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The town of Leamington is spearheading the development and preservation of the local submerged cultural and marine heritage. The projects name is ErieQuest. Of the four thousand documented ship wrecks in the Great Lakes, two hundred and fifty are right in the Pelee Passage. Of these wrecksites, fifty have already been found and the first fifteen are marked with a mooring buoy system for public exploration.
Shipwreck exploration provides a unique insight into heroic and tragic stories. It provides the opportunity to study the history of travel, and the features of Lake Erie's marine life and geology.
Leamington, Ontario located at the north western end of Lake Erie is fast becoming North America's new dive centre, " says Stephen Weir at Diver Magazine.
The visibility in the lakes has increased dramaticaly, many dives are shallow and the waters are temperate throughout the summer and fall. ErieQuest offers a large variety of shipwrecks in a concentrated area.
Local dive shops and charter operators fully service the industry, providing lessons, equipment, rentals and excursions. Non-diver excursions are also available for those who are equally curious. A Marine Heritage Interpretive Centre is open to the public for an "on land" experience.
The Town of Leamington invites you to go back in time, to see the historic giants, to imagine the human trauma and to experience this non-renewable heritage resource known as ...shipwrecks.
Since the mid 1800's over two hundred and seventy-five ships have been recorded to have sunk somewhere in the waters of the Pelee Passage.
To date there are 50 known locations of shipwreck site in the Pelee Passage, just off the shores of Leamington.
Cargo that was lost included food supplies, oak, walnut, grains, ore and coal. Cargo was either salvaged, looted by treasure hunters, was buried in the sifting sand of the lake, or commonly washed ashore.
The majority of wrecks lie in waters with an average depth of approximately 12 metres (40ft.) The deepest being the Willis that rests in approximately 22.5 metres (74ft.).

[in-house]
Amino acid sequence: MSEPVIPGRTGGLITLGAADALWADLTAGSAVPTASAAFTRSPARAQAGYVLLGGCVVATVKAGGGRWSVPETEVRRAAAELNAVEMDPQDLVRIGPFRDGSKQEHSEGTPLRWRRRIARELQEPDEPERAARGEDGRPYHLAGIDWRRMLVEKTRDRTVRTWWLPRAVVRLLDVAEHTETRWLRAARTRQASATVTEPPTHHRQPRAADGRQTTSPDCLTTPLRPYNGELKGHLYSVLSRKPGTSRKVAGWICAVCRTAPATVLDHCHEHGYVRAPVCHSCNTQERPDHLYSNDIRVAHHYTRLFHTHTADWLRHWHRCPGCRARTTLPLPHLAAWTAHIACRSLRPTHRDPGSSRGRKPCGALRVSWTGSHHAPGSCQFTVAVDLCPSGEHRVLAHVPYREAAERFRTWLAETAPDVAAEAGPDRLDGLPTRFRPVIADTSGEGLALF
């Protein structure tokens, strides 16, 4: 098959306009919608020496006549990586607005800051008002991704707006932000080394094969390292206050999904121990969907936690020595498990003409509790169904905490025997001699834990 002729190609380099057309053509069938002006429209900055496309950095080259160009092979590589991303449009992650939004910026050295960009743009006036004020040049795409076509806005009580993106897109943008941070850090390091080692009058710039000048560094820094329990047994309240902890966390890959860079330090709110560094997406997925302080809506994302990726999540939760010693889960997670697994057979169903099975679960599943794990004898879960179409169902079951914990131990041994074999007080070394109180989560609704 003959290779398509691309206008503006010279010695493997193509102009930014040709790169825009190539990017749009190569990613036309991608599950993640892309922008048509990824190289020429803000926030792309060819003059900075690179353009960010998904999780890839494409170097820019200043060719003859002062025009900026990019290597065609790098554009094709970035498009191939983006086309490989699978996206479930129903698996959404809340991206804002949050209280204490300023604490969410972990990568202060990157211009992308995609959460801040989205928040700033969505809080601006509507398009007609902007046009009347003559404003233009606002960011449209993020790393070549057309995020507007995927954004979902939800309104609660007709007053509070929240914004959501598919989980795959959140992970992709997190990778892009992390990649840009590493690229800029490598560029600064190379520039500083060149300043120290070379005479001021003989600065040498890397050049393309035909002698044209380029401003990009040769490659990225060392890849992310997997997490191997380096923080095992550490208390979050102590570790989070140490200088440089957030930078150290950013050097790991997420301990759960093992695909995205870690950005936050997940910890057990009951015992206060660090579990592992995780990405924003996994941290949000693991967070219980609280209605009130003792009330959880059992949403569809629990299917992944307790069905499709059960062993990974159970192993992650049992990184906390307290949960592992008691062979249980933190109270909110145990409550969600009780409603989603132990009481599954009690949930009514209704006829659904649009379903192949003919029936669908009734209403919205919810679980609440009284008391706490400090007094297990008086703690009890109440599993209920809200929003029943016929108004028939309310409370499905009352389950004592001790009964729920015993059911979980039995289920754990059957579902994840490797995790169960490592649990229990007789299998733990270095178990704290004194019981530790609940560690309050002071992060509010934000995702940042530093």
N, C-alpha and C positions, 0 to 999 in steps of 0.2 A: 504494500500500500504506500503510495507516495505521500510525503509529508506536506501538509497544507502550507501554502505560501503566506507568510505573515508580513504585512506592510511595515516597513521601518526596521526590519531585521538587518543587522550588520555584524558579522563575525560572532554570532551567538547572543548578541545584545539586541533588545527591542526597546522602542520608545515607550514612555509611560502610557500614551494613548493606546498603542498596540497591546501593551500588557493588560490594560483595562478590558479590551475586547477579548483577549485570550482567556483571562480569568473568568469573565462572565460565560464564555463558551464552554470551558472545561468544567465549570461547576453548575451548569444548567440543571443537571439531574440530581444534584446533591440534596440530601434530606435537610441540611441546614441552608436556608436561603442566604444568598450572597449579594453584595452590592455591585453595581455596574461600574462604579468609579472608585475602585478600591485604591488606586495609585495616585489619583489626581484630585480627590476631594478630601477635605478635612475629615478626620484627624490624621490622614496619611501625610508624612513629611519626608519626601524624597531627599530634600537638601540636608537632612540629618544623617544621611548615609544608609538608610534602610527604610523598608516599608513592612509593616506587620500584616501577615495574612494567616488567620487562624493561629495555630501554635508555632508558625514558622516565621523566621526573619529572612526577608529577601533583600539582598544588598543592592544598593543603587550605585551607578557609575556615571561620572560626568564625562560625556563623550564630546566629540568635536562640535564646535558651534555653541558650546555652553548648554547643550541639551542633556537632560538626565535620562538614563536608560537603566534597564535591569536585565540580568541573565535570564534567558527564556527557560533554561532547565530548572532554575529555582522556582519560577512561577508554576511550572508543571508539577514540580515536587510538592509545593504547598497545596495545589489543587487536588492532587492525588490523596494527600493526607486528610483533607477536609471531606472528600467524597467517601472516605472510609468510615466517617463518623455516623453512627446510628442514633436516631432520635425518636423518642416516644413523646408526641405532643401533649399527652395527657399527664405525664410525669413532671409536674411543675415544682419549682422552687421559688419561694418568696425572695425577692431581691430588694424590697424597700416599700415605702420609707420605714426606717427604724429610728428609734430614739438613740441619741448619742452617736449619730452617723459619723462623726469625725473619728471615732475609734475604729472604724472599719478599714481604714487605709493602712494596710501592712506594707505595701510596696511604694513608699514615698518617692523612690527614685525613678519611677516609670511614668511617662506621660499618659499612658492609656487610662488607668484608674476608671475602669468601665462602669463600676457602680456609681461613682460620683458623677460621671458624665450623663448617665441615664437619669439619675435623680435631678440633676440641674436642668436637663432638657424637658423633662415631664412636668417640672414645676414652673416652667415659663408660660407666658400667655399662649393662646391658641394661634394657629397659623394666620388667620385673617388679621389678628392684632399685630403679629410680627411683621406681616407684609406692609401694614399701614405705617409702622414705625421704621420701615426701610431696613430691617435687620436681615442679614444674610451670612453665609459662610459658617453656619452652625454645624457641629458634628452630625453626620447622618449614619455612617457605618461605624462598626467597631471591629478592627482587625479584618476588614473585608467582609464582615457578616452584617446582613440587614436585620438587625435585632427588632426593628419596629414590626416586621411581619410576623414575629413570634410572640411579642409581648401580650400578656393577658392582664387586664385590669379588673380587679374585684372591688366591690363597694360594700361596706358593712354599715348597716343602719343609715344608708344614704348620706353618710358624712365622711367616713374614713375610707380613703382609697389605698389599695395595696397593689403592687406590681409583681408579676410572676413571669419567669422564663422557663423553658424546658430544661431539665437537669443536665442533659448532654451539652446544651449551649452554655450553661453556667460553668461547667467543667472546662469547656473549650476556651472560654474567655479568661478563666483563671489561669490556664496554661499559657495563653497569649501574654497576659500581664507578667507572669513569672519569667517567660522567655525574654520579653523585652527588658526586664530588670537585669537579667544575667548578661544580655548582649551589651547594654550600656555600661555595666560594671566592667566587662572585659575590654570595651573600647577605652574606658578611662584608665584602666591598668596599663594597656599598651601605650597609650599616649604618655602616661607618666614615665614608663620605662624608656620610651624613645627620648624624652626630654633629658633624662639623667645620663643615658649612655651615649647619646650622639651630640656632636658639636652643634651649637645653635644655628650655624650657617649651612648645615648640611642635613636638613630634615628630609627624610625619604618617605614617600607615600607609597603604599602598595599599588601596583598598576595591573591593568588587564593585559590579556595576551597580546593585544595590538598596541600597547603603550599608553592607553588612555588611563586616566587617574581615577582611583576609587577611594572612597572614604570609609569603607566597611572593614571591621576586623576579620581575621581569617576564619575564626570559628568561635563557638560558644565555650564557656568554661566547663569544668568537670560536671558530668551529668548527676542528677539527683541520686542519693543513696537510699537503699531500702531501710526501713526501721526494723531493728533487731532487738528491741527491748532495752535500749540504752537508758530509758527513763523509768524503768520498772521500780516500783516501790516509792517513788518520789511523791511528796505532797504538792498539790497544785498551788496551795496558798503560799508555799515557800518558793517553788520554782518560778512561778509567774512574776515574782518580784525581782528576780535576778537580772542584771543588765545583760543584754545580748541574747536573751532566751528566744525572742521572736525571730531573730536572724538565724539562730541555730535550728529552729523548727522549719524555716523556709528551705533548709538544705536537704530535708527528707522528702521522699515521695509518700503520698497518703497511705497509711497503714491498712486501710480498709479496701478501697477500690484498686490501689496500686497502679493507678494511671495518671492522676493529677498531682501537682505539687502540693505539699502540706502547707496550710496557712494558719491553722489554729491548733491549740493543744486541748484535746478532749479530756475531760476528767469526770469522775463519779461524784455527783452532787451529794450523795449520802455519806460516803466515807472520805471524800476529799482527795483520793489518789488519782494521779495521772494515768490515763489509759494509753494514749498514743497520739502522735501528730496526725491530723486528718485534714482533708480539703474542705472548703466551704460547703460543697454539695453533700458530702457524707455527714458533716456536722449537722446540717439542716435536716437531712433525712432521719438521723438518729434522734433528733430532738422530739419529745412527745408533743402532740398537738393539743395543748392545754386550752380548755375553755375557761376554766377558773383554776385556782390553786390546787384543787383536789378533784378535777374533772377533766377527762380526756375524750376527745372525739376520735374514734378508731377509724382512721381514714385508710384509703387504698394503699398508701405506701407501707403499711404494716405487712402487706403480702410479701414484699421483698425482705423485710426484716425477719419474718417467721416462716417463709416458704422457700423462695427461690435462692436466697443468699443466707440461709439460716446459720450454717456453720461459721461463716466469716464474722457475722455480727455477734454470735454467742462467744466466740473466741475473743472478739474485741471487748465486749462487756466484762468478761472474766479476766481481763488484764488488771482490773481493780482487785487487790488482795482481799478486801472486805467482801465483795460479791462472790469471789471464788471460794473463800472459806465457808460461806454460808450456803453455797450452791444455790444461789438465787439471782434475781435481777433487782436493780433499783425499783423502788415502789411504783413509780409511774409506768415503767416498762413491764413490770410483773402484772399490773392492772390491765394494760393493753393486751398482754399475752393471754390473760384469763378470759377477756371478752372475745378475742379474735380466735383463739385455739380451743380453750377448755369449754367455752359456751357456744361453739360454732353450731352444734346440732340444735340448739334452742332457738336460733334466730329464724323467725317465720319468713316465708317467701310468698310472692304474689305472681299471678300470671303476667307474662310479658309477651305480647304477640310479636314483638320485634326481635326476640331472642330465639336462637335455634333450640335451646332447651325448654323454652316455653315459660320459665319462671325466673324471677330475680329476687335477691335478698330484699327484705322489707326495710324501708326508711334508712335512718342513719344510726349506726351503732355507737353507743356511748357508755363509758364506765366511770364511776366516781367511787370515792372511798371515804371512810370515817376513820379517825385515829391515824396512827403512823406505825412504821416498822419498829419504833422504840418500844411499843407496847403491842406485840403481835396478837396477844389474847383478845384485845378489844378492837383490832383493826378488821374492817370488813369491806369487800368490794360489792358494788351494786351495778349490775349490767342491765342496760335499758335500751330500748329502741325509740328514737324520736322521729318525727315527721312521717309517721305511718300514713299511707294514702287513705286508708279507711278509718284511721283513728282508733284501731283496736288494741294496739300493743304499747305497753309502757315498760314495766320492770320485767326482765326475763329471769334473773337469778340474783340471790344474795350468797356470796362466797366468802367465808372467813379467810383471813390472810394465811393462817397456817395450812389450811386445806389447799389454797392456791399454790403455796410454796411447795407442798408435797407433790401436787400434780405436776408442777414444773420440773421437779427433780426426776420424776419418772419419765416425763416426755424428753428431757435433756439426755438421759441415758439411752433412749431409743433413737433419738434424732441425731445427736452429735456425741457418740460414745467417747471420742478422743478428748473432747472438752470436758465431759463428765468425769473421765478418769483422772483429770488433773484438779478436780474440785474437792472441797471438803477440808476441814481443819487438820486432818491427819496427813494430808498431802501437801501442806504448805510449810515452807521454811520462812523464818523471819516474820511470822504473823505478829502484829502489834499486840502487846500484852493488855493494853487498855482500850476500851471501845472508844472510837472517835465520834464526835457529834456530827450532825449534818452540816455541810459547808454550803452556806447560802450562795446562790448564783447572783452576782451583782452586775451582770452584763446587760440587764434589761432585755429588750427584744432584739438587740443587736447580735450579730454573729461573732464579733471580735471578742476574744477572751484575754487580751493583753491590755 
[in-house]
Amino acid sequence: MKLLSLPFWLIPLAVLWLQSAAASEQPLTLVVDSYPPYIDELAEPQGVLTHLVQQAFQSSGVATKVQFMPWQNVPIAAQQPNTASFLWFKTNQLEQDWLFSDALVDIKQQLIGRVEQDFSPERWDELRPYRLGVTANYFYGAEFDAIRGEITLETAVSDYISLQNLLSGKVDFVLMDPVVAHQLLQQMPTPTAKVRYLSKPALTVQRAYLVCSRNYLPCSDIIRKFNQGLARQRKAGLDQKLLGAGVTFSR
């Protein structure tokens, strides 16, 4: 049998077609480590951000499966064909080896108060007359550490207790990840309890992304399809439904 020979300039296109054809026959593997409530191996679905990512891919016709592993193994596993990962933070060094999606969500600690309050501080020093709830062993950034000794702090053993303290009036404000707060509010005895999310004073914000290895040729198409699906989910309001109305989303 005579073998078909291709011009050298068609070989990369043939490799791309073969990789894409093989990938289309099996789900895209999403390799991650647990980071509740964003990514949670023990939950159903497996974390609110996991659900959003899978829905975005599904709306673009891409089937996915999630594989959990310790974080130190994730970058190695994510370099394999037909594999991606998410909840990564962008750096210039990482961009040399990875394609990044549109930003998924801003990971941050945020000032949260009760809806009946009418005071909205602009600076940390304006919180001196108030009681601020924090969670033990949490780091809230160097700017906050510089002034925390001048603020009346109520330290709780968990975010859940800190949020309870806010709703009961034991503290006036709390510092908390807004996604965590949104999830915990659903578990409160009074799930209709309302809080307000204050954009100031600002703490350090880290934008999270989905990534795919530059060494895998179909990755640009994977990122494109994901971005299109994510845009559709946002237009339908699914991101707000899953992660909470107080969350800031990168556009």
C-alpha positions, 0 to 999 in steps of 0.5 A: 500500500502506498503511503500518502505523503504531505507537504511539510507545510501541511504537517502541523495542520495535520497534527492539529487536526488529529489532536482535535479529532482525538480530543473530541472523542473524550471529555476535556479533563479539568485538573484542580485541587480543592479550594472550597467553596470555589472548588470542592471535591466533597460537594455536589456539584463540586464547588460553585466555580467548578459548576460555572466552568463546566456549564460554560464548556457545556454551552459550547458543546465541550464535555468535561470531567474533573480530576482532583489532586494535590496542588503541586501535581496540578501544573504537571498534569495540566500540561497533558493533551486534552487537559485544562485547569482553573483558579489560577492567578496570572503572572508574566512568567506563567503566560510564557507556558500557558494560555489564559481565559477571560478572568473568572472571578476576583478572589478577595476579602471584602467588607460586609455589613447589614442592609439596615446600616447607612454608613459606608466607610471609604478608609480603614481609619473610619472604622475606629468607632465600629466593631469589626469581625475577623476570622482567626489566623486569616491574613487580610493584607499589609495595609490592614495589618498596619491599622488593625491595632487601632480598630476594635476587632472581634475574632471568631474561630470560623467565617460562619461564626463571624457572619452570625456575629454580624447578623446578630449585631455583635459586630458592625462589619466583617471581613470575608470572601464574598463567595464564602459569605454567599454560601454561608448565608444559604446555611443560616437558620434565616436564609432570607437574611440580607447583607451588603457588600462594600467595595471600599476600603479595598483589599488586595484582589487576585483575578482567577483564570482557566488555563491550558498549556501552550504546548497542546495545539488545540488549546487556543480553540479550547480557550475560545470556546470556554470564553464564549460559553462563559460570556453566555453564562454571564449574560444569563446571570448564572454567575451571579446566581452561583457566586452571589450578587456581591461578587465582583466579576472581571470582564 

The largest ship in ErieQuest is a large wooden steamer called the Case. It was built in 1889 and sunk in 1918. The Case was 301ft. long by 42.5ft. Wide and had a 22ft. draft.
Shipwrecks are in fact artificial reefs. This provides a very attractive habitat for fish and many other organisms of the marine ecosystem.
Underwater visibility has increased in the last five years from 10ft. to 40ft. or more. This is due to the much heralded and maligned zebra mussel.
One of the important initiatives of Erie Quest is the installation of mooring buoys on the wreck sites. Until recently the ships were unmarked. Even with GPS or LORAN-C it was difficult to locate the wrecks accurately enough to put divers onto the site. Many boats would locate the wrecks by dragging their anchors until they hit the wreck. This was causing significant damage to the dive sites.
Now with the installation of the mooring buoys finding the wrecks will become much easier. Ships will no longer need to use anchors to hold themselves on the site.
If you wish to make use of the mooring buoys please note that there is a trailing rope for you to attach to. Do not tie off directly on the buoy itself.
ErieQuest has established a Marine Heritage Interpretive Centre at the Leamington Art Centre. Currently the hours are Tuesday to Sunday from 12-4pm. The Centre is located in the heart of Leamington, near the corner of Talbot Street and Mill. Just look for the big Tomato!
The Town of Leamington
38 Erie Street North
Tel: (519) 326-5761
Fax: (519) 326-2481
For More Information Contact
S.O.S. (John Karry)
Leamington District Chamber of Commerce
(519) 326-2721 or 1-800-250-3336
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